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ZEISS. Discover the fascinating world of birds, and win a birding trip to Columbia

Building a "garden pond" ... (1 Viewer)

Jos Stratford

Beast from the East
Next stage was excavate out the section between the existing pool and the newly excavated ...and like magic one new mega pool materialises.

Unfortunately I was not there at the moment of break through. Apologies to all the frogs who were peacefully swimming around when suddenly their calm abode suddenly turned into a rushing torrent - must have been Lithuania's biggest waterfall for a few brief moments 😅

Here it is the morning after, all the area to the rear is the new part. It looks quite small in this photo - the water level will be much higher than this and consequently broader, most of the water flooded into the excavated hole.

IMG_20211008_091438018_HDR.jpg
 
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Jos Stratford

Beast from the East
Excavator man thought he had nearly finished at this stage, but I decided it needed to be bigger - I marked out an area at the rear to further expand both in length and width. That is what he is about to start in the above photo.
 

Jos Stratford

Beast from the East
Fortunately disturbance overall is very minor - the feeding station at the opposite end of the adjacent pool is still full of birds, even the moderately shy Grey-headed Woodpecker visiting despite the iron monster cranking its arm and dumping yet more mountains of soil.

In the last few days, one more bird treat - to the one side, clanks of the excavator and sploshes of water being displaced, to the other the oh so evocative calls of a Pygmy Owl. Newly arrived, ajd hopefully going to stay for the winter, it is calling both evening and during the day.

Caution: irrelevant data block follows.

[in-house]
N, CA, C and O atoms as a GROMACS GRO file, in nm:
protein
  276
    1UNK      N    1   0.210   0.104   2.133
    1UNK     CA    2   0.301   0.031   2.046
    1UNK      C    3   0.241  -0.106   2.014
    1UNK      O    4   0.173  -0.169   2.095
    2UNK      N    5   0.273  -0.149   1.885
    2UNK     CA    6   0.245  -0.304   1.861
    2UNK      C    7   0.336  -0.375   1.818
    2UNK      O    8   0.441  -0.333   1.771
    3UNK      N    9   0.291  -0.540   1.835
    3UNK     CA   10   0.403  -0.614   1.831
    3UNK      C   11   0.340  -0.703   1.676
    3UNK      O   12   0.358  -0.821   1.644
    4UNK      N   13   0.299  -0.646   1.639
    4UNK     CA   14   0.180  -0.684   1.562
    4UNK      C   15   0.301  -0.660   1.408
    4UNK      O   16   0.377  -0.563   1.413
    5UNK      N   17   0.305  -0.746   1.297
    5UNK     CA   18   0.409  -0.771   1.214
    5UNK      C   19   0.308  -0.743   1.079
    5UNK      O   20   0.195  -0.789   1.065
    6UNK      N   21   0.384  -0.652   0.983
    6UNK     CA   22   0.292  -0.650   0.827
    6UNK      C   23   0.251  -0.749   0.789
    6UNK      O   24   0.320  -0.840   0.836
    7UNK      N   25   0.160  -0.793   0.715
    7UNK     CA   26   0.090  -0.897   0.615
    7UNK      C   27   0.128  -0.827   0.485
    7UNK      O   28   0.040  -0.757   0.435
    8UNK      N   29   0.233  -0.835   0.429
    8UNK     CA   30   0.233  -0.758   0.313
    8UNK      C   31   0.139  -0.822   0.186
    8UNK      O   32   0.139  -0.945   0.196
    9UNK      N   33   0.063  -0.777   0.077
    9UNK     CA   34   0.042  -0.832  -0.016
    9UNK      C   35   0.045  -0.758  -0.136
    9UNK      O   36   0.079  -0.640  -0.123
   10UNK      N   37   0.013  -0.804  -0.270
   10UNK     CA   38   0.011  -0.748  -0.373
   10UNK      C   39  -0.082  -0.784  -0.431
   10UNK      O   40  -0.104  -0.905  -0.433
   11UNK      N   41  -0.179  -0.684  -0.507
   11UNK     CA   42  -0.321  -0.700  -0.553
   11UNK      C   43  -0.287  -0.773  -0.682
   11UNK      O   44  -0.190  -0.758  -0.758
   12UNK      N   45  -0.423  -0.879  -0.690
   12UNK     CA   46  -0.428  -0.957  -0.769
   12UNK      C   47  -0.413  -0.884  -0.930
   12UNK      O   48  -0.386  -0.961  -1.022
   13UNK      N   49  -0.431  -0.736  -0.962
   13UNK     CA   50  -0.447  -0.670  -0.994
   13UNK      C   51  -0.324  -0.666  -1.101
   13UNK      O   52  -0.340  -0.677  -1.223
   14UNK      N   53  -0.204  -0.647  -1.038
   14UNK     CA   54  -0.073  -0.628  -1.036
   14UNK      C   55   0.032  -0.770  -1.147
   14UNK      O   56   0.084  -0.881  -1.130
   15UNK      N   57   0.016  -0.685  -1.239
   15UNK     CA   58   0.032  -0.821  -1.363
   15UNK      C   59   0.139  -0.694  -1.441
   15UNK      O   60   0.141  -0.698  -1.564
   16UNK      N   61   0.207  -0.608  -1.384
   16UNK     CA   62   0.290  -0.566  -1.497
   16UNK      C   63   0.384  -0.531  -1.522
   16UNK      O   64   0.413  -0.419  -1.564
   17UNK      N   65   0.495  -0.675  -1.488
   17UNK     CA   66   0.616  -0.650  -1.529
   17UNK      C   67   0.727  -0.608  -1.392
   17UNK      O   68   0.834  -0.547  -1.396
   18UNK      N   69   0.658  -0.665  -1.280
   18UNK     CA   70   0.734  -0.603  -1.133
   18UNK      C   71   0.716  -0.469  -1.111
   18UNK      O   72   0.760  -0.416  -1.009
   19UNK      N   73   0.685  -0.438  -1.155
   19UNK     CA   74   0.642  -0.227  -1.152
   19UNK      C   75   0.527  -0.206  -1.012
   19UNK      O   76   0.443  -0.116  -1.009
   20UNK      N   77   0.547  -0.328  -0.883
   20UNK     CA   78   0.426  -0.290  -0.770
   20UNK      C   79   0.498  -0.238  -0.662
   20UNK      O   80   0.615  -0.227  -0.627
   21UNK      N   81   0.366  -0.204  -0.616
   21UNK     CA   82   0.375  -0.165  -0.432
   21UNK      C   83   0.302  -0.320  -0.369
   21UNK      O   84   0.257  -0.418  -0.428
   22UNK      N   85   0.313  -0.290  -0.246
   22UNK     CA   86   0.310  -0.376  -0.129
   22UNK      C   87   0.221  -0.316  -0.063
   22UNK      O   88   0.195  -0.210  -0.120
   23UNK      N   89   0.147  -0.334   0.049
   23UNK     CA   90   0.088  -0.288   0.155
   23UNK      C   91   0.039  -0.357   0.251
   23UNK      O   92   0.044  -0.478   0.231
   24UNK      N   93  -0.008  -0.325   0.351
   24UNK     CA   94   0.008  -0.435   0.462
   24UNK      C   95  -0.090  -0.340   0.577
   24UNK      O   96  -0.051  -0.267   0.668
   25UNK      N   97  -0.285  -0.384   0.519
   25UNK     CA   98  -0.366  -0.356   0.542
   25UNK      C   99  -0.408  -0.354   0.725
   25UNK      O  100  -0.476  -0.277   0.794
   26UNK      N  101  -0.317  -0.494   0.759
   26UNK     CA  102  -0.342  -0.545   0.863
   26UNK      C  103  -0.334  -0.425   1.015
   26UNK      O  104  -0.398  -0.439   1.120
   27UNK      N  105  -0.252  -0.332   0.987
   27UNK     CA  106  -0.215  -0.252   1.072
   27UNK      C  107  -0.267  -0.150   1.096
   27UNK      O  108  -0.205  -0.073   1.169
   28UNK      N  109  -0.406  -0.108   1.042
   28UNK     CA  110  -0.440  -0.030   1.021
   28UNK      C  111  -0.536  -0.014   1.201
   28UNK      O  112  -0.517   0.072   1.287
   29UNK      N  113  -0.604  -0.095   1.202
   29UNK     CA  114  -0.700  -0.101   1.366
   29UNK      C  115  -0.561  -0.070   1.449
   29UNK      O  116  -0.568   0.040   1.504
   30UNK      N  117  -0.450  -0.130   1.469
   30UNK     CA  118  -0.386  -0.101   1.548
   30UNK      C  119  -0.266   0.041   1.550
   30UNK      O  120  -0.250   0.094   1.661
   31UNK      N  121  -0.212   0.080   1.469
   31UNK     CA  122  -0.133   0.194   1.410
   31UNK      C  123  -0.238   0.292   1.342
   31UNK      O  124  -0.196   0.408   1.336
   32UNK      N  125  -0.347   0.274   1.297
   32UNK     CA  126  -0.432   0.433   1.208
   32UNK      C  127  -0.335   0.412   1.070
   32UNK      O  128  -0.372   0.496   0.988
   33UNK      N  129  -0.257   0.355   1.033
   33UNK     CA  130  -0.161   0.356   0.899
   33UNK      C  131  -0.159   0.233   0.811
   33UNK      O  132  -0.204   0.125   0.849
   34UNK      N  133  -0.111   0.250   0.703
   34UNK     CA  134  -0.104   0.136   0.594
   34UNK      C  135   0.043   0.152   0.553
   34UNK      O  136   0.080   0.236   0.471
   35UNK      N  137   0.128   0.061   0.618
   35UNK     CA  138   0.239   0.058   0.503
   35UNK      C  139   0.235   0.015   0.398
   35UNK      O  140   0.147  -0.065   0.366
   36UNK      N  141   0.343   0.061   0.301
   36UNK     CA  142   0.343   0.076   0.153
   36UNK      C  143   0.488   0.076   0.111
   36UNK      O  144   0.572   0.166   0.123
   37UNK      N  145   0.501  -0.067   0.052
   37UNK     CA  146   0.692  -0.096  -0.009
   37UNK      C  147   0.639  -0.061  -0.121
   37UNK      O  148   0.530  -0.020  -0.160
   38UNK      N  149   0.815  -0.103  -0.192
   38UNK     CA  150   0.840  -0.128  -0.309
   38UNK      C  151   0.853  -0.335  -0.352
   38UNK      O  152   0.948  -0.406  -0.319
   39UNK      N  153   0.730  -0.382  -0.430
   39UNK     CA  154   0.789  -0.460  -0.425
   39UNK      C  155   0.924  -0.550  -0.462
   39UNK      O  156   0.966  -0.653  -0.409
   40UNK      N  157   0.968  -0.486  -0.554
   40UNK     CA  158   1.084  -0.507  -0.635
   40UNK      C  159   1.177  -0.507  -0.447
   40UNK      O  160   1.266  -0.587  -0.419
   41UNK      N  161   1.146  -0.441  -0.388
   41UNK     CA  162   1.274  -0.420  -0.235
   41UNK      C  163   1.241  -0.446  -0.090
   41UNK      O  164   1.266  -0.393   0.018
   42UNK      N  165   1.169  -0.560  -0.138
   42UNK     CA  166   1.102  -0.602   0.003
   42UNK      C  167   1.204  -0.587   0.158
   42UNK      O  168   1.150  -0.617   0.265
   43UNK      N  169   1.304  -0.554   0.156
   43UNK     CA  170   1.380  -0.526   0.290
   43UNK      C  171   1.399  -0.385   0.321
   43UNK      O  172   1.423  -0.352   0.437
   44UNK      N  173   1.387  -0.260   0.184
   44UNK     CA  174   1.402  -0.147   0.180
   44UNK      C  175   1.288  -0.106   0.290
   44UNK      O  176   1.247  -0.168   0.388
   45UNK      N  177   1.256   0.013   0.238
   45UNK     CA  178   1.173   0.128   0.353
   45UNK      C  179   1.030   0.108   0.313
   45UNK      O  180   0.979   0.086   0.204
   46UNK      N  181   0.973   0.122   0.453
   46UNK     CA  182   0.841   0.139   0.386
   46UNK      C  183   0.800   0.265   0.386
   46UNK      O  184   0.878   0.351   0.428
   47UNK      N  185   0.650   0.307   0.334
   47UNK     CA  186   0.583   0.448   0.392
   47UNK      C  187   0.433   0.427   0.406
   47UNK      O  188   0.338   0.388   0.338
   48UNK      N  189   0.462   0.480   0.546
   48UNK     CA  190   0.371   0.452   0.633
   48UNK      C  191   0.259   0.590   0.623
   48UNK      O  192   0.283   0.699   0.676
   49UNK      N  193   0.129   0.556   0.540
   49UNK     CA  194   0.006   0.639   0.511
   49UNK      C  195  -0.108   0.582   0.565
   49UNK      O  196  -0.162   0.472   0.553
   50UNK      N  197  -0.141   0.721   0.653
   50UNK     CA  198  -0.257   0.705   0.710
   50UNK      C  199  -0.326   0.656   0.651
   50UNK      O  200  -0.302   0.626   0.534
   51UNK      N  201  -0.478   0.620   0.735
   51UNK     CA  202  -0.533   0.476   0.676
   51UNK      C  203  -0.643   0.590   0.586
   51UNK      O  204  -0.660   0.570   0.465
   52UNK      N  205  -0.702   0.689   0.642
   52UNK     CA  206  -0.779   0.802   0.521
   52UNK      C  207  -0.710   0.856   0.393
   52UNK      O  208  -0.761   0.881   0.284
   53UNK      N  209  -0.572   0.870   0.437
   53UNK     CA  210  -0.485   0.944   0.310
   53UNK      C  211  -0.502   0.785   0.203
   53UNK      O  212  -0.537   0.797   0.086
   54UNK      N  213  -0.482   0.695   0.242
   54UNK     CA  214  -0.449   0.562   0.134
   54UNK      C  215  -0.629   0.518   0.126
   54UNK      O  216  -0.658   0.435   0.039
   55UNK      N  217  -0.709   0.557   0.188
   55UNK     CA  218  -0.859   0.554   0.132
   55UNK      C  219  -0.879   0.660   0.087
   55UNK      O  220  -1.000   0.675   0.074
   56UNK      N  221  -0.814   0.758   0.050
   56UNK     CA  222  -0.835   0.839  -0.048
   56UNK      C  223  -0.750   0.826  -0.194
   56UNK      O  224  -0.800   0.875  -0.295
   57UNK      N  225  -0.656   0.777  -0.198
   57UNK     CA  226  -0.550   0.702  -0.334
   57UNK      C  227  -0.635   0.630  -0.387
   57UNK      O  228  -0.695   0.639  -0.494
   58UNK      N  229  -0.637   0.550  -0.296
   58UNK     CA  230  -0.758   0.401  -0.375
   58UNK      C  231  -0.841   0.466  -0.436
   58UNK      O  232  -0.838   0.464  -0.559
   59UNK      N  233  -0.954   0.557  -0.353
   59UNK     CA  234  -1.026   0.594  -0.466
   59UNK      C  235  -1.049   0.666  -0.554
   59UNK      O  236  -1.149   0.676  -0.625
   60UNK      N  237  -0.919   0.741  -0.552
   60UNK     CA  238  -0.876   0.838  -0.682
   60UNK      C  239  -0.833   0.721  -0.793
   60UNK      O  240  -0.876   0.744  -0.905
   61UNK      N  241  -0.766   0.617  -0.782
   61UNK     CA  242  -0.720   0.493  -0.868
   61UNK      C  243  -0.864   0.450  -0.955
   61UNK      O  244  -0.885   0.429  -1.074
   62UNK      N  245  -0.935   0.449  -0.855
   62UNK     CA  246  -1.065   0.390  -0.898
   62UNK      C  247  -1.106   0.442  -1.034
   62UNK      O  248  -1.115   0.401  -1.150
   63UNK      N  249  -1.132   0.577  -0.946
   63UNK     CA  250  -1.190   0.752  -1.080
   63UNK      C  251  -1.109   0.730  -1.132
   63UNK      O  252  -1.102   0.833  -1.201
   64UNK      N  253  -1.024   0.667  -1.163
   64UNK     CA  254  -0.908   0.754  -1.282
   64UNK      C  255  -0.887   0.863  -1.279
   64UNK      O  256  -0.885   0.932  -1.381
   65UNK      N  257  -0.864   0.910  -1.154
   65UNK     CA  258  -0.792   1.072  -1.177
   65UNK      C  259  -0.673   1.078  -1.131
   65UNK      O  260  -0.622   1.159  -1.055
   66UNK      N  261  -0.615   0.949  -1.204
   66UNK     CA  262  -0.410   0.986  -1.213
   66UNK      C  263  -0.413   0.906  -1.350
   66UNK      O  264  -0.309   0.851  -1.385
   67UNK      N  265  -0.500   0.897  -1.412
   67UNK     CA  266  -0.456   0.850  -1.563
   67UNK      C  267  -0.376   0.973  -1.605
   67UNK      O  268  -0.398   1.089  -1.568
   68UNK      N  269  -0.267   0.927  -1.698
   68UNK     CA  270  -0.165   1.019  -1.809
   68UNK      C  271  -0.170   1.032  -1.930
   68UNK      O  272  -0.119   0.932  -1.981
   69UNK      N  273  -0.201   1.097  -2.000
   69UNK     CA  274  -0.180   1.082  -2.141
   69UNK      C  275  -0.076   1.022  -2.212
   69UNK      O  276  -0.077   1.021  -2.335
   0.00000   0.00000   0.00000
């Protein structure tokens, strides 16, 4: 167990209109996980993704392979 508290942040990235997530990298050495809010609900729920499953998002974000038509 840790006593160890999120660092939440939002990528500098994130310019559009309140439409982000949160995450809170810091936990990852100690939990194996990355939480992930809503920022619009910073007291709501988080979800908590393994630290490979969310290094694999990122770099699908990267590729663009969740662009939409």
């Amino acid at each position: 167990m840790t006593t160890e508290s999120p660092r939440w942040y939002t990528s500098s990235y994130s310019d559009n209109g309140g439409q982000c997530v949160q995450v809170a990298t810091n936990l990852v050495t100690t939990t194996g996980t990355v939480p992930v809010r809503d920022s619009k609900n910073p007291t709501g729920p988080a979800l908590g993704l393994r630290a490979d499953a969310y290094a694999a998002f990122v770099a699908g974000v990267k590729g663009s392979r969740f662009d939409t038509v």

Jos Stratford

Beast from the East
Excavator man did a good job lengthening and broadening the far end, so when he popped off home for the evening I decided he could do the same at the near end and marked out a new area for him to work on next day.

Enthusiastic guy he is, not only did he do exactly that, but decided to add considerable depth to this section, video below:
 

Warixenjalka

Birdwitcher
Finland
Very interesting stuff. I will definitely follow how the pond will develop in the future. And I hope that the digging doesn't do any harm for flooded forest. Usually when people (in Finland) want to deepen their home shores (be it a lake or a pond), they do so by digging the shores deeper, when a more sensible trick would be to make a dam in a drain. But all the places aren't the same and if I understand correctly you don't even have a drain. I hope we saw Little Grebe and many other creatures in your pond soon. Maybe not the next summer, but after the vegetation has grown back.

And like some others, I am so envy your place. I dig "a pond" in my garden couple of years ago. It's huge - about 1m x 1,5 m... :rolleyes: :LOL:
 

Jos Stratford

Beast from the East
I hope that the digging doesn't do any harm for flooded forest. Usually when people (in Finland) want to deepen their home shores (be it a lake or a pond), they do so by digging the shores deeper, when a more sensible trick would be to make a dam in a drain.
Flood forest is unaffected ... despite being close, it is another side of a small hill and does not receive its water from the area of this pond. There are no above ground drains, just (fortunately relatively ineffective) underground Soviet drainage - this now supplies my pool. Pool is now full 👍
 

Jos Stratford

Beast from the East
And with the first pool completed, it seemed a waste to send the excavator away without doing a little management on its baby sister pool:
 
ZEISS. Discover the fascinating world of birds, and win a birding trip to Columbia
ZEISS. Discover the fascinating world of birds, and win a birding trip to Colombia
ZEISS. Discover the fascinating world of birds, and win a birding trip to Colombia

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